Authenticity in a leader balances the professional with the personal.

People want to work for actual human beings, not soulless robots.

People want to be led by real people, not “work-fueled robots.” The authentic leader behaves as a professional and clearly demonstrates through accomplishments that they’re qualified for their role. At the same time, however, authentic leaders are individuals who demonstrate their capacity for thinking for themselves, having original thoughts, and genuinely caring for the success and well-being of the team.

Without authenticity, you could substitute one leader for another with little effect. At the same time, however, leaders should never use “authenticity” as an excuse for bad behavior. You can be who you are without treating people badly or flouting ethics.

Authenticity in a leader benefits not only leadership, but also the team. Here are four positive effects of authenticity in leadership.

1. More Inspired Teams

Team members led by authentic leaders experience more inspiration. They’re more engaged in what they’re doing and have a stronger sense that their work is meaningful. When the leader genuinely believes in the value of the work, it sets a strong example for everyone else, and people generally respond well, wanting to give their best efforts.

By contrast, leaders who lack authenticity may be motivated by self-aggrandizement, or they may rationalize bad behavior. It’s easy to see how such leaders would fail to inspire the best efforts and best behaviors of team members.

2. Greater Job Satisfaction

Employees who perceive authenticity in their leaders are more likely to experience job satisfaction and overall work happiness, according to a study published in the Leadership & Organization Development Journal. Other positive effects related to job satisfaction and authenticity in leadership include less cynicism, less burnout, and higher levels of trust and performance.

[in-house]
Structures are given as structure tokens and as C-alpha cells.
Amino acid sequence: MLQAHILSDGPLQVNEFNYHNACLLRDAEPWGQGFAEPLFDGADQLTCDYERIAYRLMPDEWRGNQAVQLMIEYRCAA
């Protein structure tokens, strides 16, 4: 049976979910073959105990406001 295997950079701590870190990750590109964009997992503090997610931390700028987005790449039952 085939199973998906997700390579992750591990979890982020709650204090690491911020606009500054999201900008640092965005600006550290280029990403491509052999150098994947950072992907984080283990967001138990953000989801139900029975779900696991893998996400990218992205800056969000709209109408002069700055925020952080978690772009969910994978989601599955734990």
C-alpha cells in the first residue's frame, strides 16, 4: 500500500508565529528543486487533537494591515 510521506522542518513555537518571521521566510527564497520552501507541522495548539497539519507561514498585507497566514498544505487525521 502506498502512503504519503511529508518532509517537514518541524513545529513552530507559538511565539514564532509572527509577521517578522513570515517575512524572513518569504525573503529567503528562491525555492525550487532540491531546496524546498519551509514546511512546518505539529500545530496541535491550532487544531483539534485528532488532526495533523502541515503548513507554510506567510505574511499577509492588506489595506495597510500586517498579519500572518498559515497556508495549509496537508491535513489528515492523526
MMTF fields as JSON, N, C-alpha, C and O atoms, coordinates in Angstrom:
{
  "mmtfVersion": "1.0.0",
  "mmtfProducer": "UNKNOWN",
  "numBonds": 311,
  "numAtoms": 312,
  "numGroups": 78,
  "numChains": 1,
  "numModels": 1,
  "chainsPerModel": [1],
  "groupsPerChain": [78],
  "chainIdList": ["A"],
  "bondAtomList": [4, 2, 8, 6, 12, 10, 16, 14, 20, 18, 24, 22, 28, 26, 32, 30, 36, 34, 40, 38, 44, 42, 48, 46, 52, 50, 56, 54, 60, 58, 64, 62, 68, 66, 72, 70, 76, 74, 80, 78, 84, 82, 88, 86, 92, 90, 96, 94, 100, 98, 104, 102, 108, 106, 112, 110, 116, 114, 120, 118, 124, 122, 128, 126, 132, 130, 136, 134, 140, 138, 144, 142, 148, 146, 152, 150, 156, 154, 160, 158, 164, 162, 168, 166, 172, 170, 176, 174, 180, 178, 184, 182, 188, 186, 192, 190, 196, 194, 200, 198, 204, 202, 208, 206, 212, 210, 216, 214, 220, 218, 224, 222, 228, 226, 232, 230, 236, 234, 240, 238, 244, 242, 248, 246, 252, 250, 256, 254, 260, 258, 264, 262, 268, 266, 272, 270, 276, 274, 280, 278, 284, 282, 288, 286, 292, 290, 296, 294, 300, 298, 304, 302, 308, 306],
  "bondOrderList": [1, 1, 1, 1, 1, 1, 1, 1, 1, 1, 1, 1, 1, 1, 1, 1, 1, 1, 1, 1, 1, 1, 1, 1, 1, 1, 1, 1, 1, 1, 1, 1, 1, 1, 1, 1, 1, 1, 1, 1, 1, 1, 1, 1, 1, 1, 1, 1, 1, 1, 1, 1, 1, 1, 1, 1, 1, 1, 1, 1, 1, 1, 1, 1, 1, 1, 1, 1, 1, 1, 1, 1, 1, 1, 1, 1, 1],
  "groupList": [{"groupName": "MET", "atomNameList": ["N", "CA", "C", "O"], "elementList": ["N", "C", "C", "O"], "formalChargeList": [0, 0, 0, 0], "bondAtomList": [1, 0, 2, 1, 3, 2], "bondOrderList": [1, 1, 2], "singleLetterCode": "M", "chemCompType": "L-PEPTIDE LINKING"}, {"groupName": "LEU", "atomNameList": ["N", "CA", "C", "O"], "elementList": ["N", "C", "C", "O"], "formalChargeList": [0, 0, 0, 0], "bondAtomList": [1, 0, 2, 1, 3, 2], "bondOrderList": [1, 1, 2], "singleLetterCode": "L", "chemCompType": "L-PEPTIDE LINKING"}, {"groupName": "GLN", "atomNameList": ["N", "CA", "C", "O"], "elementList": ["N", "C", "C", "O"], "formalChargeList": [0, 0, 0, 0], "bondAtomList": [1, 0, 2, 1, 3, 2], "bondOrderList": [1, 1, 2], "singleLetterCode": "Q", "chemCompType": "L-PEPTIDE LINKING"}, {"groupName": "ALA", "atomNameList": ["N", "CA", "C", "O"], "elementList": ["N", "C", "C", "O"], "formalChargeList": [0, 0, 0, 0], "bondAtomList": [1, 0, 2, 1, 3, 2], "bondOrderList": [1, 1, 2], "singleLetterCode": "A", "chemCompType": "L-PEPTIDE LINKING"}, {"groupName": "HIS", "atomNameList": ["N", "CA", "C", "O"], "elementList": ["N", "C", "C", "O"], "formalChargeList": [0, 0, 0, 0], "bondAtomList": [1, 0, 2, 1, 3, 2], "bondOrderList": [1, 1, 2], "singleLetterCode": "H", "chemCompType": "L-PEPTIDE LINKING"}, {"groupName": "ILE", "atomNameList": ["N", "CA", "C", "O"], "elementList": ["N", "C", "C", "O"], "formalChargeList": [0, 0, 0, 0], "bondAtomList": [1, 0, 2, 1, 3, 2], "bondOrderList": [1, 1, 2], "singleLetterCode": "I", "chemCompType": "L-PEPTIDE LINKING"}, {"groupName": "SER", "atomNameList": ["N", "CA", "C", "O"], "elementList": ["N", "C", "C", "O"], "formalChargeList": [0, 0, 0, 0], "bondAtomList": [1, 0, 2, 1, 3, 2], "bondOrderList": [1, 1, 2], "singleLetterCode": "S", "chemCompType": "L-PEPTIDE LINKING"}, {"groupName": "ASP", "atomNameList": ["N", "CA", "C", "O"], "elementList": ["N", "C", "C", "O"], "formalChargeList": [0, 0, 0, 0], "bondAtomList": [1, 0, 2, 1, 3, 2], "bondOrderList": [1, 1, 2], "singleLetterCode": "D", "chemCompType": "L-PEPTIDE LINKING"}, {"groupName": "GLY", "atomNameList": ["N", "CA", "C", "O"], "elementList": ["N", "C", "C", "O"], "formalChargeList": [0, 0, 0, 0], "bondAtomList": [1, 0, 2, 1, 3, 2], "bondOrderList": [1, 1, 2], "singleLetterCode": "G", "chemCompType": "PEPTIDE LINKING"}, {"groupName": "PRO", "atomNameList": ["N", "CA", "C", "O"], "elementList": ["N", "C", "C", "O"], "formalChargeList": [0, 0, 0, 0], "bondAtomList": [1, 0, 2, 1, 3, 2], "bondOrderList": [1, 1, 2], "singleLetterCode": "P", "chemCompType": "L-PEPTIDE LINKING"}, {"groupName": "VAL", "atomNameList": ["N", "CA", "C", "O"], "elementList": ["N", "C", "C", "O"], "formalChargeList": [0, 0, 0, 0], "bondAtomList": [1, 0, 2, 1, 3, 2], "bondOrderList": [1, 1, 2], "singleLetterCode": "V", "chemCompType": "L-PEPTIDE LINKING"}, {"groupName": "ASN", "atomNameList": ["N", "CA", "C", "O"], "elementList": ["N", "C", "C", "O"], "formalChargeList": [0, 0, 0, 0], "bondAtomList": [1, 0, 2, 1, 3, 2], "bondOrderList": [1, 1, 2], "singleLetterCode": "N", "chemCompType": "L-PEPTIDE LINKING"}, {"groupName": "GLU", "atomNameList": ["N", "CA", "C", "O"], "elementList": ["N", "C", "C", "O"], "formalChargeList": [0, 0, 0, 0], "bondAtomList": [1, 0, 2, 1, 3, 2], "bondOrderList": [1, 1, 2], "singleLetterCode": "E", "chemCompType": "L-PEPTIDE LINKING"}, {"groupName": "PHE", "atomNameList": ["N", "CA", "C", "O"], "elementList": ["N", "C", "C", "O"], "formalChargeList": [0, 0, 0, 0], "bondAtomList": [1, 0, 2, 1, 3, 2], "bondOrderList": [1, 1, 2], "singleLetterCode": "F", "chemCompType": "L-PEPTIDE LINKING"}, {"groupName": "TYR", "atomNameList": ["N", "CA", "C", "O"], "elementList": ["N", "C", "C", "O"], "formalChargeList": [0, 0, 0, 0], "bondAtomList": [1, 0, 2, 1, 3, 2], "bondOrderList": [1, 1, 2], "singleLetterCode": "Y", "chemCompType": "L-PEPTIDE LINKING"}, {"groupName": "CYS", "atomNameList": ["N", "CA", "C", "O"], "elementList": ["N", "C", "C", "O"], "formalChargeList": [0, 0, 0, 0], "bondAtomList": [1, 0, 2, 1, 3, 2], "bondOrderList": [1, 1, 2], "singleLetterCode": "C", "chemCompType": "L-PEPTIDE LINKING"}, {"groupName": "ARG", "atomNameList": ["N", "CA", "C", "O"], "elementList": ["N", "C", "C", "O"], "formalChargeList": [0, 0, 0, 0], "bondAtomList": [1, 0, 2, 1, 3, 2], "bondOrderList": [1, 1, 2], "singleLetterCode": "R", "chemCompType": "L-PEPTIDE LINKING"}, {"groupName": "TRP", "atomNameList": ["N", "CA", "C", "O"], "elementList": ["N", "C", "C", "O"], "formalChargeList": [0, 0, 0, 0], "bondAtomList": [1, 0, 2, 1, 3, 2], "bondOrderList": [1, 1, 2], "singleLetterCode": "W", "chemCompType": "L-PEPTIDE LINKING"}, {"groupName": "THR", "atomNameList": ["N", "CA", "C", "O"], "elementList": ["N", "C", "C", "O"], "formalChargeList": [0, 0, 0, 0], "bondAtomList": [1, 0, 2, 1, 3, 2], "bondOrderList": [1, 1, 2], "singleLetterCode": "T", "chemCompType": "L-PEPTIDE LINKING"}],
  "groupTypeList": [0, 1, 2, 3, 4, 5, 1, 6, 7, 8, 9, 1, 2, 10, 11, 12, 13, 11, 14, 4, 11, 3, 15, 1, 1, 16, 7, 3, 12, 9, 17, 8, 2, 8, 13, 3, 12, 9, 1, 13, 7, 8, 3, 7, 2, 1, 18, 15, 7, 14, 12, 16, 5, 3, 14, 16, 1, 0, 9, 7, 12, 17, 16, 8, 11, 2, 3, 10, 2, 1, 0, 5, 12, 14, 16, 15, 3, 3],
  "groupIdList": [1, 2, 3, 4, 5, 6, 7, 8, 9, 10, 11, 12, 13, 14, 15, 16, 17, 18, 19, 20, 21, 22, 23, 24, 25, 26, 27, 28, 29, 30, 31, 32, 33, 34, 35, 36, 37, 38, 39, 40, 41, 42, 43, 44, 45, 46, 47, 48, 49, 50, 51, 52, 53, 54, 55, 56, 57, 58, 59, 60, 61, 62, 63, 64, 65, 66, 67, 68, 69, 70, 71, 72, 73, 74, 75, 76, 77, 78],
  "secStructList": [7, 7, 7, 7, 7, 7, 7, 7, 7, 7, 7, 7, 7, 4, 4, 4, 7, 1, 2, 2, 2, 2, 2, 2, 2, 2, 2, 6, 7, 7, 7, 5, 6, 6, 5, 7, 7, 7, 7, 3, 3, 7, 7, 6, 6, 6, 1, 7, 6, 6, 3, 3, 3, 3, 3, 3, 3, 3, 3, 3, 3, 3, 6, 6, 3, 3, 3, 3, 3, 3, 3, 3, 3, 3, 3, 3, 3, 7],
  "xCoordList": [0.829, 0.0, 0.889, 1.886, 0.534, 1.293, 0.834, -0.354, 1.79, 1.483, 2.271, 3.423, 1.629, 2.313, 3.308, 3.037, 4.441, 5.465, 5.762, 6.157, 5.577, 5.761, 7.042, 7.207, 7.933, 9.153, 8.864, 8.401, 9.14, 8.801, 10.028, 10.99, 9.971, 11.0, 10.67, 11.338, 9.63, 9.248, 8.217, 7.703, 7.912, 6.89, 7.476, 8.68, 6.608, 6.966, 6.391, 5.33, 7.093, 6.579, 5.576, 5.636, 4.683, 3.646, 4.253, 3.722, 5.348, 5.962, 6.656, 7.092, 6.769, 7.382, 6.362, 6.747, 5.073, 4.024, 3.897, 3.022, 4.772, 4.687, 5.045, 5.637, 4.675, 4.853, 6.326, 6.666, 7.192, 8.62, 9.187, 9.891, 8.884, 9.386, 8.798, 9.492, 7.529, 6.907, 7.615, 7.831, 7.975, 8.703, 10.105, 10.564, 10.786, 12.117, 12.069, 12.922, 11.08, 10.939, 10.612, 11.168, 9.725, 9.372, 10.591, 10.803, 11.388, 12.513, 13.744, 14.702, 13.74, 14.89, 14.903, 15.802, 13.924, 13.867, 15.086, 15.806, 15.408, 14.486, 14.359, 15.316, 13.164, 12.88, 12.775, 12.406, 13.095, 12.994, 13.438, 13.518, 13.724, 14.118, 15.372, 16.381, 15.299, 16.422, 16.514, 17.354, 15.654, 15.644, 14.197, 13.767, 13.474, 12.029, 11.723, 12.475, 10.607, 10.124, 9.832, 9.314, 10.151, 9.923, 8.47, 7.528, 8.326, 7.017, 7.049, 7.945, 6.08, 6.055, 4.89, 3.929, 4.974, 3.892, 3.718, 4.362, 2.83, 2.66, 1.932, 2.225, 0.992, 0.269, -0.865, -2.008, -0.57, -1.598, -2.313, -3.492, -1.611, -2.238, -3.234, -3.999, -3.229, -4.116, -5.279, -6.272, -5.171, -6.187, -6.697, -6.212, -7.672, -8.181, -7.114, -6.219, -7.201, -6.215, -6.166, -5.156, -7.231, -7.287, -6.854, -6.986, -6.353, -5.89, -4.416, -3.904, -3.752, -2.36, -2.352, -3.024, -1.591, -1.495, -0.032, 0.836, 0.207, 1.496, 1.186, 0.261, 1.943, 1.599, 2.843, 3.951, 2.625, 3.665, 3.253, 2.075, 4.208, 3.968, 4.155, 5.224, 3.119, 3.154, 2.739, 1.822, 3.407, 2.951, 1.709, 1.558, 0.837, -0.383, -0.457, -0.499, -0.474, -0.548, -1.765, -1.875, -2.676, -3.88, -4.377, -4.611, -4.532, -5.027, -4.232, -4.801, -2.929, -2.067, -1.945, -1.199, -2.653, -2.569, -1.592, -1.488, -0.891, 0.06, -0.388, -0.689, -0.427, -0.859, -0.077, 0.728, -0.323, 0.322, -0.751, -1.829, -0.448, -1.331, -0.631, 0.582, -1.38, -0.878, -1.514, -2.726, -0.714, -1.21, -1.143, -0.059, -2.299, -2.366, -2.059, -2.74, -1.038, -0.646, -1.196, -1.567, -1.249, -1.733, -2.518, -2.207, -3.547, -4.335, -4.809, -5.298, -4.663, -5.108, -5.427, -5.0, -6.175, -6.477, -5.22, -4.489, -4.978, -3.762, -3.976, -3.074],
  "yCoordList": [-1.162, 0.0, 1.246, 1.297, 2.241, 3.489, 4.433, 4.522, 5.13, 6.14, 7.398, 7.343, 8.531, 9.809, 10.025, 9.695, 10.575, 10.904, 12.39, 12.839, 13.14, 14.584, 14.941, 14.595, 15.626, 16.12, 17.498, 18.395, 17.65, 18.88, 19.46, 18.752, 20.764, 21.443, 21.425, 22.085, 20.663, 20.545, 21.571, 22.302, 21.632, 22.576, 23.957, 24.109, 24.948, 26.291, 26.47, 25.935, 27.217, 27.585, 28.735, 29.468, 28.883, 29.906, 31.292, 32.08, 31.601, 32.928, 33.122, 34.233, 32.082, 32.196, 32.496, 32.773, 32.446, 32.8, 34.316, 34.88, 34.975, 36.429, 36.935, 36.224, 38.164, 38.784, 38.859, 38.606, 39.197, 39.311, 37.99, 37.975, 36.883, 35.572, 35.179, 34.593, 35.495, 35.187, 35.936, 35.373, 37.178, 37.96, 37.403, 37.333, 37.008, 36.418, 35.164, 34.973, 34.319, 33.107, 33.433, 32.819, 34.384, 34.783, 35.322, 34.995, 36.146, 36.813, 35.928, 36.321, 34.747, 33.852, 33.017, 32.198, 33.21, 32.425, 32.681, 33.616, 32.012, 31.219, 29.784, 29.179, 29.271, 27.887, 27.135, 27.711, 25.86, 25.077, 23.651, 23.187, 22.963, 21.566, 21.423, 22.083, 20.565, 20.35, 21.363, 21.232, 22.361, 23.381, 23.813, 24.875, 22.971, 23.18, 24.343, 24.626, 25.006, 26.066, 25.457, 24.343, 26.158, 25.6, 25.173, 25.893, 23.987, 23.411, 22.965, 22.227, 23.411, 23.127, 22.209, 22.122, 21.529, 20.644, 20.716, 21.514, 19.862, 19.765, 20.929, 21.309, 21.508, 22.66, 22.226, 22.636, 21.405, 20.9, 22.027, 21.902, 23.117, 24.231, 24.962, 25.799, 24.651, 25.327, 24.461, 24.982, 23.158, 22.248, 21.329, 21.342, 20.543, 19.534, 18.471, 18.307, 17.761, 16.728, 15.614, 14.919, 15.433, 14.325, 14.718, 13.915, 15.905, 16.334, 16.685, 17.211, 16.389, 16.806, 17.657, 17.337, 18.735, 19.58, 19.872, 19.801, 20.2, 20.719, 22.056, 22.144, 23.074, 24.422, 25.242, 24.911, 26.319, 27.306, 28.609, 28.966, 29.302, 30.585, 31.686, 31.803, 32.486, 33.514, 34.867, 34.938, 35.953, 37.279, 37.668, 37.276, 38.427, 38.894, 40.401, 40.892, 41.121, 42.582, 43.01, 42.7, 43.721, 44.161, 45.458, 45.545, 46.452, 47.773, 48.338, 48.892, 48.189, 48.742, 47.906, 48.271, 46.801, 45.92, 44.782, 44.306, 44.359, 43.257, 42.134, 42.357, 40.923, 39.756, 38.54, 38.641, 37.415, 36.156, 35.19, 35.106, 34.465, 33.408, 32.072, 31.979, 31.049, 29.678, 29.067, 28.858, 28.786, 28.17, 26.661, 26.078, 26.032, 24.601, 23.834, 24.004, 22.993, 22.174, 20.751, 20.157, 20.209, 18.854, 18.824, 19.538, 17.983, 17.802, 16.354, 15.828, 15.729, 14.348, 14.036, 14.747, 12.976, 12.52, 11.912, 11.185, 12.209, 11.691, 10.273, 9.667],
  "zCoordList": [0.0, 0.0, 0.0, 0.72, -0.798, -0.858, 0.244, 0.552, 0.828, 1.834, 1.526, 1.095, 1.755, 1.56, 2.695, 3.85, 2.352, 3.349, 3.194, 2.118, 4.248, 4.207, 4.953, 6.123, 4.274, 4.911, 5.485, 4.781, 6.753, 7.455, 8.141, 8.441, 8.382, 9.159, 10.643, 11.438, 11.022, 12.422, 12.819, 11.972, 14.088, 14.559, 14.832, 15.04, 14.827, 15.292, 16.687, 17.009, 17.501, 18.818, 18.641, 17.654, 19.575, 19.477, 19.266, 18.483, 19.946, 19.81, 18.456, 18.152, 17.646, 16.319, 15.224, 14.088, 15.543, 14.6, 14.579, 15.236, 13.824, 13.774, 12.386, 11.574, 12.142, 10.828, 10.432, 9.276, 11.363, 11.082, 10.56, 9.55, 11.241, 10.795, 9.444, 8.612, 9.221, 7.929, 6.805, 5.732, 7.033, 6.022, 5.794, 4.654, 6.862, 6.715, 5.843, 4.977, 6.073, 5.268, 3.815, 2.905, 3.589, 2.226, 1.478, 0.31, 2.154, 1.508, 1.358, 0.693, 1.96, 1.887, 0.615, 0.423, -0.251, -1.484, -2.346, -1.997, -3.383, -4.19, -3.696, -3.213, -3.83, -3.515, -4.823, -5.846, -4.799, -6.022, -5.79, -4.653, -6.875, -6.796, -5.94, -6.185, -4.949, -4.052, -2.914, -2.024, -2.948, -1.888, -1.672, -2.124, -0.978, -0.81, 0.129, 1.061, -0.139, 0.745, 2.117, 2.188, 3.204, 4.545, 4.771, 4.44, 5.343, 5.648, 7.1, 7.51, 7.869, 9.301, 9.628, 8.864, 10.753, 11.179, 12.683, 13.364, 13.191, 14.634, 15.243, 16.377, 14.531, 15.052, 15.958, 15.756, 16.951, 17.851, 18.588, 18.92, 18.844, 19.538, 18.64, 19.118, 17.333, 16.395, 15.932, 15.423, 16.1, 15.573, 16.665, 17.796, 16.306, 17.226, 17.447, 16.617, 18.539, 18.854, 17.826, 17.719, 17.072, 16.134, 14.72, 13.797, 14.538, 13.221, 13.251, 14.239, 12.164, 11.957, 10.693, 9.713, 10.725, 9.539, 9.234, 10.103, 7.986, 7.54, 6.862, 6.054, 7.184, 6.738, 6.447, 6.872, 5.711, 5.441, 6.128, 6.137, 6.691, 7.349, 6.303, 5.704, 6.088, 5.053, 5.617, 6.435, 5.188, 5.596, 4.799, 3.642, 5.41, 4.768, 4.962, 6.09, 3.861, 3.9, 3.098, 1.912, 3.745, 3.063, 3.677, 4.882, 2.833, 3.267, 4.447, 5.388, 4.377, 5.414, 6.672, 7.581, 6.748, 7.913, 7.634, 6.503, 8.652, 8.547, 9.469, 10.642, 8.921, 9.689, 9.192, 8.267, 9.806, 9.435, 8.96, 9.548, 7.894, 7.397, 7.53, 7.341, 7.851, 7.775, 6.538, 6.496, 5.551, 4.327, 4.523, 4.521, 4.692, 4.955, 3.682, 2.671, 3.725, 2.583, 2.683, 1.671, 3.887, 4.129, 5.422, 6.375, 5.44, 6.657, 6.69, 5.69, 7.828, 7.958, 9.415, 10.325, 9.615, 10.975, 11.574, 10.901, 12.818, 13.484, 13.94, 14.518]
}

Moreover, a UK study found that leaders who demonstrate authenticity themselves had stronger senses of psychological and subjective well-being and higher levels of self-esteem. In other words, the positive effects of authentic leadership radiate outward from the leader.

3. Better Employee Retention

Authentic leadership helps with employee retention, so you’ll celebrate more employee milestones.

Authentic leadership is concerned with helping team members develop their own skills and competencies, and for that reason, some team members will “outgrow” the company and leave. However, for every employee who leaves, multiple others will choose to stay due to development opportunities and having a leader who believes in them.

In general, helping employees fulfill their promise does not prompt them to grow wings and fly away at the first opportunity. By contrast, it tends to make them want to stay and thrive where they are.

4. Easier Employee Recruitment

Happy employees who stay around due to authenticity in leadership are perhaps the best demonstrators of strong company culture. They tend to make others want to work at the company too. Better retention and lower turnover mean less money and effort are expended in replacing departing employees. It also shows the outside world that this business is a terrific place to work. And that means that when it’s time to fill open positions, it will be easier to find highly qualified candidates.

Leadership development should never stamp out a person’s individuality. It shouldn’t turn leadership teams into armies of clones but should actually help emerging leaders more fully develop their authenticity.

Trying to be someone you’re not in order to fulfill subtle or overt expectations of “what leadership is” quickly becomes exhausting. And it doesn’t produce good results, either. When leadership development embraces diversity and encourages leaders to understand and build upon their own greatest strengths, however, it encourages authenticity in leadership.

Leadership coaching can help the leader who for whatever reason has difficulty with authenticity. After all, people want to work for genuine, honest individuals rather than “empty suits” who check fictitious leadership boxes.

Authenticity in leadership is hugely positive and should be encouraged at every organization. I discuss authenticity in-depth in my latest book The Intelligent Leader because I believe it to be of primary importance. If you’re interested in learning more about authenticity and Intelligent Leadership, I encourage you to check out my books, including my latest book, The Intelligent Leader.


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